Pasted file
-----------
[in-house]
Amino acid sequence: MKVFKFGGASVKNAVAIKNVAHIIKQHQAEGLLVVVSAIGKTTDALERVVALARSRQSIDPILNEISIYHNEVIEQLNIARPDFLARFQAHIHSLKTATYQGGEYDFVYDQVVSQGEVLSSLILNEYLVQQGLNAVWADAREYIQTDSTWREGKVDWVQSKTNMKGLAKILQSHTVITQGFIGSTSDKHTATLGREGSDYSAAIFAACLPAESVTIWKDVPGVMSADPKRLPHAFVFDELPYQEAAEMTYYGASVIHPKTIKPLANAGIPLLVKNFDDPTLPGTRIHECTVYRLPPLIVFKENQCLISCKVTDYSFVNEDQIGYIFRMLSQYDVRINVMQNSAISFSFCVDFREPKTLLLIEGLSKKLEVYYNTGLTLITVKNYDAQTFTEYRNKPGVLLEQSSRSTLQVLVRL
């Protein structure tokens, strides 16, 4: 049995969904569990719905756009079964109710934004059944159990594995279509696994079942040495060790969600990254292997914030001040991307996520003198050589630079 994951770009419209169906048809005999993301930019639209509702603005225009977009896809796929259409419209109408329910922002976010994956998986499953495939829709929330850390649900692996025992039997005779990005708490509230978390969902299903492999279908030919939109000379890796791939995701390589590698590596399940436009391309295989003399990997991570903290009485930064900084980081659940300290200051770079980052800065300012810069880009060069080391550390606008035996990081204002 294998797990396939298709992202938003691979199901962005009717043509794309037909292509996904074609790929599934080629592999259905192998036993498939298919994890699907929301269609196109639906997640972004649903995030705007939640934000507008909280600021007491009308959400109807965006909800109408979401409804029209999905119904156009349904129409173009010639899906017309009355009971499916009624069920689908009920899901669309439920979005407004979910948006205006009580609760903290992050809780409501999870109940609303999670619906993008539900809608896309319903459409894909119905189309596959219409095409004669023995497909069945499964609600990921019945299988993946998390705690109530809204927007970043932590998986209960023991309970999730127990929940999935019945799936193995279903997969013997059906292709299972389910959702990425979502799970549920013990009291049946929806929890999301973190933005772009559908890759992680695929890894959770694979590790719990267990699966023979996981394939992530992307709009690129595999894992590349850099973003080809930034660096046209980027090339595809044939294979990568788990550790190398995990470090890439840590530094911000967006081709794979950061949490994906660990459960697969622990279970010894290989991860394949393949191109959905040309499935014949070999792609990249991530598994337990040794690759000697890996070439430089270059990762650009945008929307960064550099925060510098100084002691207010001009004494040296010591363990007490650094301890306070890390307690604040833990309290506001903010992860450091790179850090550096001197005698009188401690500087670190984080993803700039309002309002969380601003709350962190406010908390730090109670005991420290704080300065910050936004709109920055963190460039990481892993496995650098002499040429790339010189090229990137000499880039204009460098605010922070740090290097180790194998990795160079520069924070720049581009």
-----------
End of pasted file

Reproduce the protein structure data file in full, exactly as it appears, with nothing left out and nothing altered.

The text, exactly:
[in-house]
Amino acid sequence: MKVFKFGGASVKNAVAIKNVAHIIKQHQAEGLLVVVSAIGKTTDALERVVALARSRQSIDPILNEISIYHNEVIEQLNIARPDFLARFQAHIHSLKTATYQGGEYDFVYDQVVSQGEVLSSLILNEYLVQQGLNAVWADAREYIQTDSTWREGKVDWVQSKTNMKGLAKILQSHTVITQGFIGSTSDKHTATLGREGSDYSAAIFAACLPAESVTIWKDVPGVMSADPKRLPHAFVFDELPYQEAAEMTYYGASVIHPKTIKPLANAGIPLLVKNFDDPTLPGTRIHECTVYRLPPLIVFKENQCLISCKVTDYSFVNEDQIGYIFRMLSQYDVRINVMQNSAISFSFCVDFREPKTLLLIEGLSKKLEVYYNTGLTLITVKNYDAQTFTEYRNKPGVLLEQSSRSTLQVLVRL
């Protein structure tokens, strides 16, 4: 049995969904569990719905756009079964109710934004059944159990594995279509696994079942040495060790969600990254292997914030001040991307996520003198050589630079 994951770009419209169906048809005999993301930019639209509702603005225009977009896809796929259409419209109408329910922002976010994956998986499953495939829709929330850390649900692996025992039997005779990005708490509230978390969902299903492999279908030919939109000379890796791939995701390589590698590596399940436009391309295989003399990997991570903290009485930064900084980081659940300290200051770079980052800065300012810069880009060069080391550390606008035996990081204002 294998797990396939298709992202938003691979199901962005009717043509794309037909292509996904074609790929599934080629592999259905192998036993498939298919994890699907929301269609196109639906997640972004649903995030705007939640934000507008909280600021007491009308959400109807965006909800109408979401409804029209999905119904156009349904129409173009010639899906017309009355009971499916009624069920689908009920899901669309439920979005407004979910948006205006009580609760903290992050809780409501999870109940609303999670619906993008539900809608896309319903459409894909119905189309596959219409095409004669023995497909069945499964609600990921019945299988993946998390705690109530809204927007970043932590998986209960023991309970999730127990929940999935019945799936193995279903997969013997059906292709299972389910959702990425979502799970549920013990009291049946929806929890999301973190933005772009559908890759992680695929890894959770694979590790719990267990699966023979996981394939992530992307709009690129595999894992590349850099973003080809930034660096046209980027090339595809044939294979990568788990550790190398995990470090890439840590530094911000967006081709794979950061949490994906660990459960697969622990279970010894290989991860394949393949191109959905040309499935014949070999792609990249991530598994337990040794690759000697890996070439430089270059990762650009945008929307960064550099925060510098100084002691207010001009004494040296010591363990007490650094301890306070890390307690604040833990309290506001903010992860450091790179850090550096001197005698009188401690500087670190984080993803700039309002309002969380601003709350962190406010908390730090109670005991420290704080300065910050936004709109920055963190460039990481892993496995650098002499040429790339010189090229990137000499880039204009460098605010922070740090290097180790194998990795160079520069924070720049581009």